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  Contract of Insurance is a contract whereby one party (called ‘the insurer’) in consideration of a price, known as premium, agrees to indemnify or pay a sum of money to another person (known as ‘the insured’) upon the happening of a loss or misfortune.
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A contract of insurance may be written or oral, and will remain valid and enforceable as long as it contains all the essentials of a contract.

How The Essentials Of A Contract Can Fit Into An Insurance Arrangement

  1. The Offer
What usually transpires in an insurance contract is that the prospective insured makes an offer by filling the standard proposal form, which he/she gets from the designated insurance agents, and submitting it to the insurer. Hence, in a typical insurance contract, the insured is the offeror. The submission of the proposal form which in any other contract of insurance would have constituted an offer will amount to an invitation to treat in a life assurance arrangement, and the real offer moves from the insurance company which usually requires the prospective insured to meet certain conditions, including a compulsory medical examination.
  1. The Acceptance
Depending on the method by which the offer was made, acceptance can be effected by the acceptance of premium (where an offer is made by the insured), payment of premium (where an offer is made by the insurer), acceptance of proposal form by the insurer, or by any other means indicating an unequivocal assent to the terms of the offer. Nevertheless, a purported ‘acceptance’ may, in some instances, constitute a counter-offer that terminates the initial offer and replaces it as the only offer available to be either accepted or rejected. Hence, an initial offeror may end up being the offeree. For example, where the premium is presented by the prospective insured after a change in circumstance has occurred, thereby altering the nature of the risk from that contemplated by the parties. The acceptance must be unconditional for it to constitute a valid insurance contract. Silence will usually not suffice as acceptance except in situations that it will amount to acceptance by conduct. Also, if actual performance will amount to acceptance, then communication of acceptance may be waived.
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  1. The Premium
As with every other contract, a contract of insurance is not valid unless consideration is furnished. The premium is the periodical fee paid by the insured as consideration for the insurance cover. Hence, consideration can be future, executor or executed, and the prior payment of the premium is not a prerequisite to the formation of a valid contract of insurance.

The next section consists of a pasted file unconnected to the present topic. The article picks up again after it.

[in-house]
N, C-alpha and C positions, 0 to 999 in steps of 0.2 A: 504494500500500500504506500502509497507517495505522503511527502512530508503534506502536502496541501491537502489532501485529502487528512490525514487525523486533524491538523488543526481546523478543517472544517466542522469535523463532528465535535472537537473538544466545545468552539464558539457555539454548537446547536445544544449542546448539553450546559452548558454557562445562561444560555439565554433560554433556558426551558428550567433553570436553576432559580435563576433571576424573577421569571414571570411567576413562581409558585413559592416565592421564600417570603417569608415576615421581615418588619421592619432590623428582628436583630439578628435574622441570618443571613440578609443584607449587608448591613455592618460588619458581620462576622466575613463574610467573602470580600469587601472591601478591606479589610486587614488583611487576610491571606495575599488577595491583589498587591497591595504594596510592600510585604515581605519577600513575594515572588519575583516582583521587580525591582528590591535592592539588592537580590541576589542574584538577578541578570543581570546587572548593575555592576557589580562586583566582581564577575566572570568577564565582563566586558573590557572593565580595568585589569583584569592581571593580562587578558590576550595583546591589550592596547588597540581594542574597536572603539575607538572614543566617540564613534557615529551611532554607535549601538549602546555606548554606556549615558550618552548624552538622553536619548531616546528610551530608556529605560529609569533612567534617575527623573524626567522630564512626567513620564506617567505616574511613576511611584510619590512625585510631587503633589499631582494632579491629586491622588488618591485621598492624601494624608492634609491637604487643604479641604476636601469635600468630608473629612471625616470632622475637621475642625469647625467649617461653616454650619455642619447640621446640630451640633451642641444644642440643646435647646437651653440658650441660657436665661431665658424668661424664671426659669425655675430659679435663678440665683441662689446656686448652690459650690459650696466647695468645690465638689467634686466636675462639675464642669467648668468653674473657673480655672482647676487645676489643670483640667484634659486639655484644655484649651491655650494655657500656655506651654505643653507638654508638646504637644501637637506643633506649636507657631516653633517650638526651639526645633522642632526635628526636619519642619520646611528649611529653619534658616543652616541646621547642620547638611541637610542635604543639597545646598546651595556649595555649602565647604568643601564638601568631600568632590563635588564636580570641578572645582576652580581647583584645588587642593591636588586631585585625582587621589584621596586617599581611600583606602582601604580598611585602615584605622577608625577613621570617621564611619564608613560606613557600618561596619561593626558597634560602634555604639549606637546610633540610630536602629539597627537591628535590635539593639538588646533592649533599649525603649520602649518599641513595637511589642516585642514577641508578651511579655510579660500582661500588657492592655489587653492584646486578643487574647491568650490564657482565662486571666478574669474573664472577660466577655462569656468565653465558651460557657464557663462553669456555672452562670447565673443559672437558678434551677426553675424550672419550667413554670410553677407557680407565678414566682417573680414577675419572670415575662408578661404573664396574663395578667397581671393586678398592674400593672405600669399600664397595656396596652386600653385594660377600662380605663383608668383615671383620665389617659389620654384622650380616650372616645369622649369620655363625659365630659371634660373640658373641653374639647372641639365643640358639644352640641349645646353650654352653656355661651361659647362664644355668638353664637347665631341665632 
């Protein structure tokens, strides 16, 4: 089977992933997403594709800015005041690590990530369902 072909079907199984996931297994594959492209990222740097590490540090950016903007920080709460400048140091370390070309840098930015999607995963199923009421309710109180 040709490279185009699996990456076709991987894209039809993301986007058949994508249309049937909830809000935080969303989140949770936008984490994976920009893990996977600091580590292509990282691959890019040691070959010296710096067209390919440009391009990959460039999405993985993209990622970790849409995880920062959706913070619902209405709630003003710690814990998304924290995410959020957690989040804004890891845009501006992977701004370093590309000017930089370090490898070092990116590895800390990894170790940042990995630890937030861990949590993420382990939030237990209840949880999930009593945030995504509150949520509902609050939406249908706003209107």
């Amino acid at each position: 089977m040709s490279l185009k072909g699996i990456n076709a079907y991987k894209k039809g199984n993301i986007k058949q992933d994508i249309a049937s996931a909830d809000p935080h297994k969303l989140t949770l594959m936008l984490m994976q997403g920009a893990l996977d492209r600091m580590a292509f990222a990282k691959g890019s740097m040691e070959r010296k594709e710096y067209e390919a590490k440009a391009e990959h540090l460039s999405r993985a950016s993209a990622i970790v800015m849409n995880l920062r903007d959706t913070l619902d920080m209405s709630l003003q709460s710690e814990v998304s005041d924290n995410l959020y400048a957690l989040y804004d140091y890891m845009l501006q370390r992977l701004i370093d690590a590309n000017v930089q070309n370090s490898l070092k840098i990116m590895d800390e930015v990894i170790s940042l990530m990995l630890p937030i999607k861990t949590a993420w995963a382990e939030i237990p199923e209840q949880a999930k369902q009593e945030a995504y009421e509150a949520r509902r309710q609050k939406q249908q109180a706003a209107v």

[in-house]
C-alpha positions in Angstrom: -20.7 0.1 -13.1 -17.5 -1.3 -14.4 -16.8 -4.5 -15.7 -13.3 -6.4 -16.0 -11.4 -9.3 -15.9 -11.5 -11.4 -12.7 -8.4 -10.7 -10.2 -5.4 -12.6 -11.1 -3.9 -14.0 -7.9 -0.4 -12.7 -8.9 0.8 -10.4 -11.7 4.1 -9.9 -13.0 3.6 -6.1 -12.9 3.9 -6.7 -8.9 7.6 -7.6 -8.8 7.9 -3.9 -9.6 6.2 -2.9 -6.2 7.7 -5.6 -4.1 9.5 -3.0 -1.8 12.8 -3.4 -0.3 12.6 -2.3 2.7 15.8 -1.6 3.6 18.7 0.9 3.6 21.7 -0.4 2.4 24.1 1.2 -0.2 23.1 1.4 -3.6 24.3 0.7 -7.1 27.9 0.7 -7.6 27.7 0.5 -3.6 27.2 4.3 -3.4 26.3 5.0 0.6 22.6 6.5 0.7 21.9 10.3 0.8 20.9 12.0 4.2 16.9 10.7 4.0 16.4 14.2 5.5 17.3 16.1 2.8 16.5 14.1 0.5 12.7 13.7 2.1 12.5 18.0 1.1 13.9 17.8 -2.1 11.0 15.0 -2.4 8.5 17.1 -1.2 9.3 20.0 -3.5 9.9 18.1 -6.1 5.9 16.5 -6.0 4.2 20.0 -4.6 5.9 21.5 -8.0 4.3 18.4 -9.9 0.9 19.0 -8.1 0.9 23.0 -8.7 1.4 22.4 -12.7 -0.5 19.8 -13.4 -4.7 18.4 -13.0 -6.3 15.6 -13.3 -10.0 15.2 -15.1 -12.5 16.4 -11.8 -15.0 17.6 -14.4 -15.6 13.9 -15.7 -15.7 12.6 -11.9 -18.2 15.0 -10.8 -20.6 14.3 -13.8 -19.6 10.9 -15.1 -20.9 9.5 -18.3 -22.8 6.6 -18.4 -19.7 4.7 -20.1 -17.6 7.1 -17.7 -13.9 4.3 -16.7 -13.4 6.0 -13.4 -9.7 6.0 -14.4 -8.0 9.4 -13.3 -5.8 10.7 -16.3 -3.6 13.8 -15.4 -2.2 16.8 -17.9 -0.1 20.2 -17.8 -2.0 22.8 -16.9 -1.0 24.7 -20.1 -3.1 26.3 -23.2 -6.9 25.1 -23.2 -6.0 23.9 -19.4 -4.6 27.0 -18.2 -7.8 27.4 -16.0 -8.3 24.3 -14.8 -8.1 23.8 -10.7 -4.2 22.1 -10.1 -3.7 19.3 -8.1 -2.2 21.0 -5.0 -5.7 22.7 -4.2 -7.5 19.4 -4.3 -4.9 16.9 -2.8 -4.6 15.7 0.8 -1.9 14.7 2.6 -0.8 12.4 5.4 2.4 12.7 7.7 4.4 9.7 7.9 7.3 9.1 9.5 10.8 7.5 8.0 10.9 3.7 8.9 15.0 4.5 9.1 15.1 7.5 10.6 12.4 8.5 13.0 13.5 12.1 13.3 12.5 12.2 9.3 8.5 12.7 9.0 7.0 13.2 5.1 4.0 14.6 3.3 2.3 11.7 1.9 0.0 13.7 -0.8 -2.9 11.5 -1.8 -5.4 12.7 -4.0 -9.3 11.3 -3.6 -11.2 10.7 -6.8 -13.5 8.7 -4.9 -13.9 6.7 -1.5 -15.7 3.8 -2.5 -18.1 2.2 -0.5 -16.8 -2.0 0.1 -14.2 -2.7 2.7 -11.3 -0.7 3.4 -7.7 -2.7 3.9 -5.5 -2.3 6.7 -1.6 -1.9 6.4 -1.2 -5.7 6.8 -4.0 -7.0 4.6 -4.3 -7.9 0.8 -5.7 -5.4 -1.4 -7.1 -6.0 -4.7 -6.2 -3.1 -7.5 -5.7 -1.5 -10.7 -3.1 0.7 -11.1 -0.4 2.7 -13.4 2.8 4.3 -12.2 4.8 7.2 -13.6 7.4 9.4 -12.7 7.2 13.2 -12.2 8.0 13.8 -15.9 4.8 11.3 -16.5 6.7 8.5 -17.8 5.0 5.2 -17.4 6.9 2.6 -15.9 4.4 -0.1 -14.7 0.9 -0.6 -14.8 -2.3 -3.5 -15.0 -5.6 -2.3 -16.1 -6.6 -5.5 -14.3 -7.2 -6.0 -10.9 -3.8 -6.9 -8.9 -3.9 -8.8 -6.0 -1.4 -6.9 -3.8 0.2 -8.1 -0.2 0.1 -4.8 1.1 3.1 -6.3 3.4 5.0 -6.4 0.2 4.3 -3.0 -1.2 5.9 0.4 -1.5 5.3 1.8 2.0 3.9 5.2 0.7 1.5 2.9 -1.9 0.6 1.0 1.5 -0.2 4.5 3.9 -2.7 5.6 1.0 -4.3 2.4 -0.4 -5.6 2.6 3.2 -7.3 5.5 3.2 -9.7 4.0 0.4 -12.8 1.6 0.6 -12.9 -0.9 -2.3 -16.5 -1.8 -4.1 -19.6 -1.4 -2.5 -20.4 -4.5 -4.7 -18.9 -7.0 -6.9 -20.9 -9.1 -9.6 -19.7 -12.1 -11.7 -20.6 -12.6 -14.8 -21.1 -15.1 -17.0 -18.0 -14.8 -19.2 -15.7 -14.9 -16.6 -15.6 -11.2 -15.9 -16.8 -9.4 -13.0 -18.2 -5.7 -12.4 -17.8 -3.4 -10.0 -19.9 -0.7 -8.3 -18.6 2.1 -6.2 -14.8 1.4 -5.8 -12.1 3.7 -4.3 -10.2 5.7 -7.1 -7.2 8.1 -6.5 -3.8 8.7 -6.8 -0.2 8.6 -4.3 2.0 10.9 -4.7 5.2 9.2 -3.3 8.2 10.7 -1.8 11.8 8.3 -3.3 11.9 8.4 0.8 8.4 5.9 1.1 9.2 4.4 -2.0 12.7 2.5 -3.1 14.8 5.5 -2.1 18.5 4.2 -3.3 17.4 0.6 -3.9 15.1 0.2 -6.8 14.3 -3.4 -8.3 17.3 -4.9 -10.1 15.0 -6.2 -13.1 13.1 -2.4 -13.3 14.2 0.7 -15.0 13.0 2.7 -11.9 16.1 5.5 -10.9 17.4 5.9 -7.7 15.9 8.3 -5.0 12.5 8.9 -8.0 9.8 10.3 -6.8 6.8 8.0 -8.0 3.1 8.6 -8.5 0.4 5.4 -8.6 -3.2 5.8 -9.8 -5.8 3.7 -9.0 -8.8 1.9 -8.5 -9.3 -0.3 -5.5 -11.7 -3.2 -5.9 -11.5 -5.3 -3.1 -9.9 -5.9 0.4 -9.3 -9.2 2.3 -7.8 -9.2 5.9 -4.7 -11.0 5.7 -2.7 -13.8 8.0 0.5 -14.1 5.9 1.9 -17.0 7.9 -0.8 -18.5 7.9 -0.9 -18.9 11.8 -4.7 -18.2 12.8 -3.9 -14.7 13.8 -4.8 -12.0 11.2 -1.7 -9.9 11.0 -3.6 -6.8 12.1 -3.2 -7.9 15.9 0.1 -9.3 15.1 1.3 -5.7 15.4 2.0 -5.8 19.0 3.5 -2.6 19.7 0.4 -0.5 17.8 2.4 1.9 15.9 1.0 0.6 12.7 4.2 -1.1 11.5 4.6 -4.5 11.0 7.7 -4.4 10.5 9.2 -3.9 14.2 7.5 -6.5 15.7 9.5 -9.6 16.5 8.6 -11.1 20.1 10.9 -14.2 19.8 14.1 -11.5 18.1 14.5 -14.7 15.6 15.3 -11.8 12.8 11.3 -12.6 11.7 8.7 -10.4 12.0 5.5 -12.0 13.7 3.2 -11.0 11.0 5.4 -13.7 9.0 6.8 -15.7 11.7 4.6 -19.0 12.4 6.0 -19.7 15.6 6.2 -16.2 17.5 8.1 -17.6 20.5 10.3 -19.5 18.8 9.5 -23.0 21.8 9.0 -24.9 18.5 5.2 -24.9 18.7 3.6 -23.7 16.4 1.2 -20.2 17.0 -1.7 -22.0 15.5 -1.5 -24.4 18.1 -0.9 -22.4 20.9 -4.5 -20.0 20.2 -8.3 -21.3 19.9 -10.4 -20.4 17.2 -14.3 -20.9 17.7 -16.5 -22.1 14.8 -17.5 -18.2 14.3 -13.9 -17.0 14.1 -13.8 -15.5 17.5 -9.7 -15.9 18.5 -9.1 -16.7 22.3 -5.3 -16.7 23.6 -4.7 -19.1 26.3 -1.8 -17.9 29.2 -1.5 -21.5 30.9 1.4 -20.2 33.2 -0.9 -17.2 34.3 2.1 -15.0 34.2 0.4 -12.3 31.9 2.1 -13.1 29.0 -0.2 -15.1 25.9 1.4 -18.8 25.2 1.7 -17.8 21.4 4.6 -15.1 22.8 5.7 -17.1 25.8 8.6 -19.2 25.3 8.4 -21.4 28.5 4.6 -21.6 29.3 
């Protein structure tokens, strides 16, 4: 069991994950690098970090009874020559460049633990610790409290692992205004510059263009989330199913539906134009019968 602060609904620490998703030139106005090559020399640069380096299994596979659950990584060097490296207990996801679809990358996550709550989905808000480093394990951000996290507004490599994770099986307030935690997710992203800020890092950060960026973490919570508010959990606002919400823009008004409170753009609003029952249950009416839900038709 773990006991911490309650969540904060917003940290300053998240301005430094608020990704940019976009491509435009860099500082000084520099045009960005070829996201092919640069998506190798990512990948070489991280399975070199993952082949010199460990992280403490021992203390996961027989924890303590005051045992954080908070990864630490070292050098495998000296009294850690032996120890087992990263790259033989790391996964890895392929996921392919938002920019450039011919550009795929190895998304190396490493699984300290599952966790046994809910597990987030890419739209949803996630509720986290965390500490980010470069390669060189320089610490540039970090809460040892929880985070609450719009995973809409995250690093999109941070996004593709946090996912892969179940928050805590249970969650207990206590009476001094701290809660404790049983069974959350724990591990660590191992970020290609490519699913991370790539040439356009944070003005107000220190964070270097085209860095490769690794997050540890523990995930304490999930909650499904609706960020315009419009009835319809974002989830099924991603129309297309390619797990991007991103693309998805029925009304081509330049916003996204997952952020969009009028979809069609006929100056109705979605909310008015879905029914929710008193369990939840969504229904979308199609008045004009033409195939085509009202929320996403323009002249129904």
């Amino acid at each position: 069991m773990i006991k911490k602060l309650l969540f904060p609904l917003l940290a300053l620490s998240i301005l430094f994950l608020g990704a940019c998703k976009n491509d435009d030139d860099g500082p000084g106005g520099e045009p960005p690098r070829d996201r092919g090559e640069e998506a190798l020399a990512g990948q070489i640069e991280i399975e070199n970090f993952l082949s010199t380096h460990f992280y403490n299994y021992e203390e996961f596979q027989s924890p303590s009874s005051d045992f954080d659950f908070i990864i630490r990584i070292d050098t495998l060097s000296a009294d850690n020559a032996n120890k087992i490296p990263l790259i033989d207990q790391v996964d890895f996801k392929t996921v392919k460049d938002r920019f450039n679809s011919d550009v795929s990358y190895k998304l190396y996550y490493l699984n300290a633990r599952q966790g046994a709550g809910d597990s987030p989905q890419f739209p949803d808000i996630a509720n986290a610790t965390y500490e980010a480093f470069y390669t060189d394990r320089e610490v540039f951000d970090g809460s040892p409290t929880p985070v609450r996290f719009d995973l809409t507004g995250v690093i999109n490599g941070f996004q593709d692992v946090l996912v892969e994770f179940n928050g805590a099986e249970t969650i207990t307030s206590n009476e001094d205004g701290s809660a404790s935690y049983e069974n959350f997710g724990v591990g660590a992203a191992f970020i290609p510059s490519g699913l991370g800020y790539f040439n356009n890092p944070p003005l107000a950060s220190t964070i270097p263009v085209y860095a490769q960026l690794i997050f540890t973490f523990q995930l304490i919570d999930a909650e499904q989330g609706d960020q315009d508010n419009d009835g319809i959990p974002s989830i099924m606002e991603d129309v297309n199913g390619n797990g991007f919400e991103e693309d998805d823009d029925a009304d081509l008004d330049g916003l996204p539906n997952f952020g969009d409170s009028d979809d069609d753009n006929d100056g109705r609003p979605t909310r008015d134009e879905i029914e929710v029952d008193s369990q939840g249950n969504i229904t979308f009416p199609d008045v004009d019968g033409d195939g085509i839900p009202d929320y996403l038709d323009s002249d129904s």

Parties To A Contract Of Insurance

  1. The Insurer: an insurer must be either an incorporated company or a body established by or pursuant to enactment for that purpose. Hence, an individual cannot commence or carry on the business of insurance in Nigeria. Only juristic persons may be insurers.
  2. The Insured: this is the party responsible for paying the premium and entitled to receive payment upon the occurrence of the loss insured against. The insured may also assign third parties to recover payment in the event of loss; this is especially true in life assurance arrangement.
  3. The Insurance Agent: this is an intermediary between the insurer and the insured. The proposal form is normally obtained from the agent and they oversee the collection of the premium and remission of same to the insurer.
  4. The Insurance Broker: they perform similar functions to an insurance agent and generally act as a middleman to sell insurance policies to the insured on behalf of the insurer.
While the insurance agent usually acts on behalf of the insurer to ‘bring in’ business from prospective policyholders, the insurance broker usually acts on behalf of the (prospective) insured to advise on different aspects of the insurance contract. The role of the agent is mainly administrative, while that of the broker is more substantive, containing advisory and related functions.


Owing to the diverse nature of business practices today, commercial actors need to enter into agreements to ensure that the risks they face in the course of their business activities are duly covered. This way, they can go about their business without the fear of substantial loss. Insurance business is therefore important to ensure that business owners and potential investors in the Nigerian economy can do business in Nigeria with little or no worry as to the losses that may occur. Featured Image Source: Pivot
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This article was first published on 14th April 2021


Foluke Akinmoladun is the Managing Solicitor of Trizon Law Chambers. She has been a legal practitioner for 13 years and has experience in a wide range of commercial matters. She is a certified mediator, a member of the Chartered Institute of Arbitrators(UK), holds an Advanced Diploma in Accounting from the Association of Chartered Certified Accountants (UK) and is also a tax consultant. She is a dispute resolution expert, handling commercial disputes from negotiations all the way to litigation (if need be).

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